A fellow blogger, the dear Meridith from Scoot A Doot was recently contemplating signing up for her first full marathon. I encouraged her in the comments of her blog and she wanted to see a race recap of my first full. As I ran that race, pre blog, I didn’t have one, but promised to write about the experience….so here it is.
So about 4 years ago…in May 2010…I ran my first (and currently, only) full marathon.
I ran the Fargo Marathon in Fargo, North Dakota. It was where I ran my first half marathon in 2007 and I couldn’t think of a better place to run my first full, than the same place where I had so much fun running my first half. As an aside, if you ever want to do a fun, small-ish race, do Fargo. It’s affordable, flat, gives you great shwag and has wonderful crowd support. Oh and did I mention that it is flat. 🙂
I wanted to run a marathon before I turned 30. It was some strange thing that I wanted to do, no matter how injured I was…and yes, I started my training injured. See I messed up my ankle on a pothole in Minneapolis in May 2009, ran a half marathon 6 days later as my injury was misdiagnosed and I was given the go ahead to run. In the end, it didn’t quite heal properly, leading me to some body compensation and thus some major ITBS problems that required 4 months of physio, cupping, massage and acupuncture. Note: in retrospect, I think it was stupid to start training for my first full when I was injured. lol.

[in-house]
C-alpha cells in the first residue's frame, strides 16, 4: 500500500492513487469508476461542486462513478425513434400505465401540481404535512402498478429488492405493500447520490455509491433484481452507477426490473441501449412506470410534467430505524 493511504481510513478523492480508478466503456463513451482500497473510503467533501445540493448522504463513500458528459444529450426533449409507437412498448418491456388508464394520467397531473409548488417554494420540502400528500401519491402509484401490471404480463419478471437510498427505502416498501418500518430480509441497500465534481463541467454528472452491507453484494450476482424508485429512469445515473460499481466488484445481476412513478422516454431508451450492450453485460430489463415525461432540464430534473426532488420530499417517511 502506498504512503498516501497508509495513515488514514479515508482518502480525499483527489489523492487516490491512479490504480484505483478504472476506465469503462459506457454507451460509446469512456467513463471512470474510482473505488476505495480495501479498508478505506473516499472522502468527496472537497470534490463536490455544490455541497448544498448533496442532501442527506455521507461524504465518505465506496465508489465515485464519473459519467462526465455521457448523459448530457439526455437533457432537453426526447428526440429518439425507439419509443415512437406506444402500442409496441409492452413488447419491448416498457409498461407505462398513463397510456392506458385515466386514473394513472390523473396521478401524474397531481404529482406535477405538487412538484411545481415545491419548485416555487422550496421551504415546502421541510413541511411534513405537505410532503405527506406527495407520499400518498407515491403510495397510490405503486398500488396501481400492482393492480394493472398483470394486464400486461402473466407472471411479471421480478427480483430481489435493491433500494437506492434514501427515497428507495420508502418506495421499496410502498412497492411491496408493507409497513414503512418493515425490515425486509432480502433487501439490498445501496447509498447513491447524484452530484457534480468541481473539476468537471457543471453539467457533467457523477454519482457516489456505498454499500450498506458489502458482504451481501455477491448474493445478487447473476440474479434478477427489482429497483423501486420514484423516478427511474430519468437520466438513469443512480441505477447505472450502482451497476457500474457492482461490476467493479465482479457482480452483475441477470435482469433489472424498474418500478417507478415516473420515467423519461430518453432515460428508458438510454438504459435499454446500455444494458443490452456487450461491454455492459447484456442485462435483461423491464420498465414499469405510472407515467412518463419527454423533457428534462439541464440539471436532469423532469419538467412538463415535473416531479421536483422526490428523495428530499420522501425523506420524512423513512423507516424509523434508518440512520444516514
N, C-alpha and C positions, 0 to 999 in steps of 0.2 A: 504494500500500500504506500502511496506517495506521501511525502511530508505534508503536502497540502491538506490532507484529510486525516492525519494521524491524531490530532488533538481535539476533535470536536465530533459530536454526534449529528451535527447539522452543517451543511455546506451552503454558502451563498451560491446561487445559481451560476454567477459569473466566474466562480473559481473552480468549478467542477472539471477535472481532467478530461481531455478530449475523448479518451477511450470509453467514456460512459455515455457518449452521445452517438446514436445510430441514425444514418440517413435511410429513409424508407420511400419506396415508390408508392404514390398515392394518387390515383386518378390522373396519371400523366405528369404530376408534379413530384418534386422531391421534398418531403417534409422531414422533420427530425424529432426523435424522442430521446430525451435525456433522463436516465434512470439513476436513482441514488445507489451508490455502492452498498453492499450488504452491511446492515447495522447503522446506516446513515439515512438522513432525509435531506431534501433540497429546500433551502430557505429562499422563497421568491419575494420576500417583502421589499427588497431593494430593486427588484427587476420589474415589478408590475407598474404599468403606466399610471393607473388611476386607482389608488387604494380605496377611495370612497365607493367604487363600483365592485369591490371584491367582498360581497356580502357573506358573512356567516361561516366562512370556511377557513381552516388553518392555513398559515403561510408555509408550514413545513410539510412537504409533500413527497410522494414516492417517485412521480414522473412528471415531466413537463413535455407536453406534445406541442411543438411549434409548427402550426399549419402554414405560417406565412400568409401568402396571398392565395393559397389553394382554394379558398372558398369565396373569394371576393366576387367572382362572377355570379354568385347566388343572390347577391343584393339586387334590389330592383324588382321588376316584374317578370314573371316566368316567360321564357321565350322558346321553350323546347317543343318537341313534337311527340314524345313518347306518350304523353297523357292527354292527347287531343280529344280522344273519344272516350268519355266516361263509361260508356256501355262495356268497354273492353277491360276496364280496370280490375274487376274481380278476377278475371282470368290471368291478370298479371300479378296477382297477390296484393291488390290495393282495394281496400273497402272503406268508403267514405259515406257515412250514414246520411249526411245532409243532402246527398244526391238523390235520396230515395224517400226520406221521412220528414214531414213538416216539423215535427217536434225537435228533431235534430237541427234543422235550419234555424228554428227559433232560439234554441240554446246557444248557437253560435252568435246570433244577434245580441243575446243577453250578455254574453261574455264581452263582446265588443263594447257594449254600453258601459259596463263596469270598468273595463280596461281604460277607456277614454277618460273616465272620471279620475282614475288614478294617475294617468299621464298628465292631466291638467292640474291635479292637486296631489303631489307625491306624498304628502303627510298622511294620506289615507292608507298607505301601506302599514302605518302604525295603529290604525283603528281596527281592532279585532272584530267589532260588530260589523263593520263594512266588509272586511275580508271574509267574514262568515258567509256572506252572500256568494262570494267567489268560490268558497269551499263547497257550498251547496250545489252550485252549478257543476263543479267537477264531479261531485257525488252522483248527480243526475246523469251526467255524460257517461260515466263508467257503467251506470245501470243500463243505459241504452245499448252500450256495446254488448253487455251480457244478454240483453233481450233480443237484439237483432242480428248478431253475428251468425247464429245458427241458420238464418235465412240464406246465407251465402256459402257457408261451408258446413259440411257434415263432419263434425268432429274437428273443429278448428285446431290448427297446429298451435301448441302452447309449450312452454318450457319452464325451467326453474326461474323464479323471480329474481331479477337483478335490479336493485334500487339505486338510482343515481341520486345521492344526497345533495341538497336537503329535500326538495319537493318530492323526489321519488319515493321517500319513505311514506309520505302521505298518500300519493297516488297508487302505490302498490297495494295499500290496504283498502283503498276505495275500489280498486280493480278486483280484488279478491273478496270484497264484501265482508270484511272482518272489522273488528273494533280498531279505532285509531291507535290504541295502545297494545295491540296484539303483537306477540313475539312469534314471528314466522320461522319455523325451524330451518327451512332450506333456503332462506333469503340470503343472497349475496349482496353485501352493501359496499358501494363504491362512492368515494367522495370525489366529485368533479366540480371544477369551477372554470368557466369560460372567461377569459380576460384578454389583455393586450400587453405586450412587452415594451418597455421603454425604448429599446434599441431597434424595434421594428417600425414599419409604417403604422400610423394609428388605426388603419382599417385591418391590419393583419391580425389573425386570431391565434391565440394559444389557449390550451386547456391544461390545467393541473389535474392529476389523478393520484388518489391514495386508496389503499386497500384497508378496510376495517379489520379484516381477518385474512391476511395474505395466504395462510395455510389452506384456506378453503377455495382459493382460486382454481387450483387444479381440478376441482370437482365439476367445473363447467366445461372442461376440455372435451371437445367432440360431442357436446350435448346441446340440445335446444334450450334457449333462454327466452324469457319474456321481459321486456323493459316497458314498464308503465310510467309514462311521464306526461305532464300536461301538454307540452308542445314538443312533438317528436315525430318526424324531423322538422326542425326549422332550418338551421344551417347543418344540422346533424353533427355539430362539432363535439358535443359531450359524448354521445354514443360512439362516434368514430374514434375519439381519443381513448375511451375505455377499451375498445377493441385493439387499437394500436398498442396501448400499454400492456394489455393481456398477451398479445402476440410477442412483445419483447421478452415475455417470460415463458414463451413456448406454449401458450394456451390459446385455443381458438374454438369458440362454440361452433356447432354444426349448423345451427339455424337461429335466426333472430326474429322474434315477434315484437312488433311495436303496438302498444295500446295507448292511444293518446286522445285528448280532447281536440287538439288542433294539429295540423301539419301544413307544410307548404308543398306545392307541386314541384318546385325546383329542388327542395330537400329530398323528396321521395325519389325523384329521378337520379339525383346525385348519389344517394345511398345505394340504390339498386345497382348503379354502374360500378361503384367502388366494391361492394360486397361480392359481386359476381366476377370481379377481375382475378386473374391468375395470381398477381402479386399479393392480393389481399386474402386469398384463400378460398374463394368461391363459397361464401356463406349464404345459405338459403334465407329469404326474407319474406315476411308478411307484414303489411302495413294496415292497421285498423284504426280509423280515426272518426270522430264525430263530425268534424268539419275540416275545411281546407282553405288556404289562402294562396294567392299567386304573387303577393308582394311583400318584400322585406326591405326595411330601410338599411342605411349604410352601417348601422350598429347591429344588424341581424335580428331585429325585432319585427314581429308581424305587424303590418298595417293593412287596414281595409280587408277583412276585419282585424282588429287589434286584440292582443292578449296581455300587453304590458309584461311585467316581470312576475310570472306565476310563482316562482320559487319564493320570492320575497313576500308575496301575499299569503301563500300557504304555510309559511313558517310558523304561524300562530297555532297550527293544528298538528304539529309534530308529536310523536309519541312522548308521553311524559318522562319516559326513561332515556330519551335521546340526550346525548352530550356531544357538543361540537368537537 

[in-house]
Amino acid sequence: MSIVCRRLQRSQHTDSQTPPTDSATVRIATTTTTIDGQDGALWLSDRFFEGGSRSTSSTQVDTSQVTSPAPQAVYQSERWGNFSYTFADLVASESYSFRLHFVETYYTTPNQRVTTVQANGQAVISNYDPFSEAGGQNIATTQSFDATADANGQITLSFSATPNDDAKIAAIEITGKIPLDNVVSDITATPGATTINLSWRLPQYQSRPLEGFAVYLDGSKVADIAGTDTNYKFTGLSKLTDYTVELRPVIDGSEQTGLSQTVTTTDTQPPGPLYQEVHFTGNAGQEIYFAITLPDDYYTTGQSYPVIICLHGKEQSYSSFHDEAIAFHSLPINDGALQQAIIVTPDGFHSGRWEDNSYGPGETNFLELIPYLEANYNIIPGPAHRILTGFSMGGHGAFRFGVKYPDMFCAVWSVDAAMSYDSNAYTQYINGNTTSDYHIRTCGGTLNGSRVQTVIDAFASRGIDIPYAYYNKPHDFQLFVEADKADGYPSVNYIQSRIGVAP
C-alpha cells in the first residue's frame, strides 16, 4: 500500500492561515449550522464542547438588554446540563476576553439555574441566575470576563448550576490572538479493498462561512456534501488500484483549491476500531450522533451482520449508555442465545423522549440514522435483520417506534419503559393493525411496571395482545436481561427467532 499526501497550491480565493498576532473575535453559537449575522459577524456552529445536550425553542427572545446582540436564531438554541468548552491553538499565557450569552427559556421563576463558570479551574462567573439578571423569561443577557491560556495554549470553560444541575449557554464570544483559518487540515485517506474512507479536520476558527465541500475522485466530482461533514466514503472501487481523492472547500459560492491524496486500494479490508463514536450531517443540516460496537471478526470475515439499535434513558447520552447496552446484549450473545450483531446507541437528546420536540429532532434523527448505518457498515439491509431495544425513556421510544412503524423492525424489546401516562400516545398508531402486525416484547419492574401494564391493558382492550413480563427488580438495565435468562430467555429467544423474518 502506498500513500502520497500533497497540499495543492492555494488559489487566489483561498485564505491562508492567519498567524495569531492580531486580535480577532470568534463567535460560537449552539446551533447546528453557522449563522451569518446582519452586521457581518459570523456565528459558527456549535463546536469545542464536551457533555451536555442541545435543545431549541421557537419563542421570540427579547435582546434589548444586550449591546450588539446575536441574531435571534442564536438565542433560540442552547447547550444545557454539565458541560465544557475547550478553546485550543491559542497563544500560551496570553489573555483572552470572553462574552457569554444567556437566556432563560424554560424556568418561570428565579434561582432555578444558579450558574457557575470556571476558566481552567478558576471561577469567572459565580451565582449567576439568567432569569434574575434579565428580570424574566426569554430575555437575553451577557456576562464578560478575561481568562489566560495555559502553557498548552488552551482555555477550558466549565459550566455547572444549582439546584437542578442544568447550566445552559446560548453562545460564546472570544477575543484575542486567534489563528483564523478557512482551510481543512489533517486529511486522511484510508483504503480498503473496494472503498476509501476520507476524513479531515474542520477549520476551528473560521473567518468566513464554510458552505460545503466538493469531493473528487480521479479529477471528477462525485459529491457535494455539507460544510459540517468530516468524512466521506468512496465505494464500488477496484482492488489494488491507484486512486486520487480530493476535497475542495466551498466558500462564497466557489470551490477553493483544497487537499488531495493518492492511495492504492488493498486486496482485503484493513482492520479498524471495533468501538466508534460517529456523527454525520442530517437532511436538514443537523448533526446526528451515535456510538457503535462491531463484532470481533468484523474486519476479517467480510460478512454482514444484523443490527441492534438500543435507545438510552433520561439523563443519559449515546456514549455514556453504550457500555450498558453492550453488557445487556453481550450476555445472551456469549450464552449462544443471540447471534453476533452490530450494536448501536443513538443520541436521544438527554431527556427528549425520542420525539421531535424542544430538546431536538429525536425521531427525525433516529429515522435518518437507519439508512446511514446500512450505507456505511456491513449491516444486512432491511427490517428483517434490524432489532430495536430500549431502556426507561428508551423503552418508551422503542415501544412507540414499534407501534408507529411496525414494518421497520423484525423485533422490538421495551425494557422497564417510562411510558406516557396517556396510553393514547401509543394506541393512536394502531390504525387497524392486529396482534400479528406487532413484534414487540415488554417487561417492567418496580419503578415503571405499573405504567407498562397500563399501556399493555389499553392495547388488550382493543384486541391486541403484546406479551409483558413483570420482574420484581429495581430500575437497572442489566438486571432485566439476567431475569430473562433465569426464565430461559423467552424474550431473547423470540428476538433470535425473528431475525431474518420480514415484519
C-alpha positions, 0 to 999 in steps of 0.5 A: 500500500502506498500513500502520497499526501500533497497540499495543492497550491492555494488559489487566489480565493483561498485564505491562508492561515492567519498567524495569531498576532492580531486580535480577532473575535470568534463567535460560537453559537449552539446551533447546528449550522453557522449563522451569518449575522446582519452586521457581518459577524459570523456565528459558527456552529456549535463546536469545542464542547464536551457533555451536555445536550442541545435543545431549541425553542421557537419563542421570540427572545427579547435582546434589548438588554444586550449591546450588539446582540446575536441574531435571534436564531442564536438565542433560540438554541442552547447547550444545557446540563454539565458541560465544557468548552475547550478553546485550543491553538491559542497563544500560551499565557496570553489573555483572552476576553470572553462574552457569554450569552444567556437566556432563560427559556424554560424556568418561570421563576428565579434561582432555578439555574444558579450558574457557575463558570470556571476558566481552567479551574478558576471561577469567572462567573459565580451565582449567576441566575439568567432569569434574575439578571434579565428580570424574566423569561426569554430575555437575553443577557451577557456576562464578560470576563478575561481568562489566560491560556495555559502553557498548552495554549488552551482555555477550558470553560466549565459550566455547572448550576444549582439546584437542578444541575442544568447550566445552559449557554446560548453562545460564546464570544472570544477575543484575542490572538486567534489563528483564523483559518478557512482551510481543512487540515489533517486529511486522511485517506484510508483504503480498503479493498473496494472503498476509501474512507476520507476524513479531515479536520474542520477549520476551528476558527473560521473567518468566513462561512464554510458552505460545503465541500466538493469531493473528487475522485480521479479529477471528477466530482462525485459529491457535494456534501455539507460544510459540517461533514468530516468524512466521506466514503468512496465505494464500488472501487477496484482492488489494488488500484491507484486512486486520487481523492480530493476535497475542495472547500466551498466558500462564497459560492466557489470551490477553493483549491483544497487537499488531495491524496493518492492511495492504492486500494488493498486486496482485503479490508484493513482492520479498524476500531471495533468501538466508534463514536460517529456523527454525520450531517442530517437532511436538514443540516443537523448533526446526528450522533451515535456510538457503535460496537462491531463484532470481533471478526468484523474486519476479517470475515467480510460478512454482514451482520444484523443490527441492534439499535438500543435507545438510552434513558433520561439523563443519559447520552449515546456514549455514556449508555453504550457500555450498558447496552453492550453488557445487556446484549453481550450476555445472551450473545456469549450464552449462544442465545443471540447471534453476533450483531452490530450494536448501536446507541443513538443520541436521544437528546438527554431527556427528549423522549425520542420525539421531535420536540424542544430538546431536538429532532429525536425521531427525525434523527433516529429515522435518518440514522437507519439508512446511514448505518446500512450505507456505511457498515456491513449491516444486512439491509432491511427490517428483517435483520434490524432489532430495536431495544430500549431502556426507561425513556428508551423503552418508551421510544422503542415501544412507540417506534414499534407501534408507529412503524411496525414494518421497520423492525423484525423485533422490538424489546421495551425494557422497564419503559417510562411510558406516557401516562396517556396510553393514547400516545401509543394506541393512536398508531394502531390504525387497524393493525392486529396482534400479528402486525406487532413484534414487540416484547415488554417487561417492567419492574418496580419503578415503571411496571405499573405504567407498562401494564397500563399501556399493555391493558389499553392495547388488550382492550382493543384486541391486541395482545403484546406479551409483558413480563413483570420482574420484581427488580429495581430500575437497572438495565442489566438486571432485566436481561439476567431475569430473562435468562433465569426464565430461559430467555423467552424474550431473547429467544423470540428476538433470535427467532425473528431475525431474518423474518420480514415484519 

I was in good shape when I had started though, and ready to take on the challenge, even with the injury and against my dad’s, a very experienced marathoner, advice. I had decided that, since I didn’t have any running friends at the same goals/pace as me, I would join The Running Room and run with a mutual friend, now one of my dearest friends, Oliver, who was running the marathon clinic at my nearest Running Room location (btw, for those of you who don’t know, Running Room is simply a running store across Canada and a few places in the U.S.).
The Running Room’s training program instructs runners to follow a run 10, walk 1 program, for the entirety of the race. After training that way for the marathon, I realized it wasn’t for me. The constant stops messed with me finding my flow and also made me horribly sore and a far slower runner. The only really great part of doing a clinic at the Running Room was meeting some lovely people, including Oliver.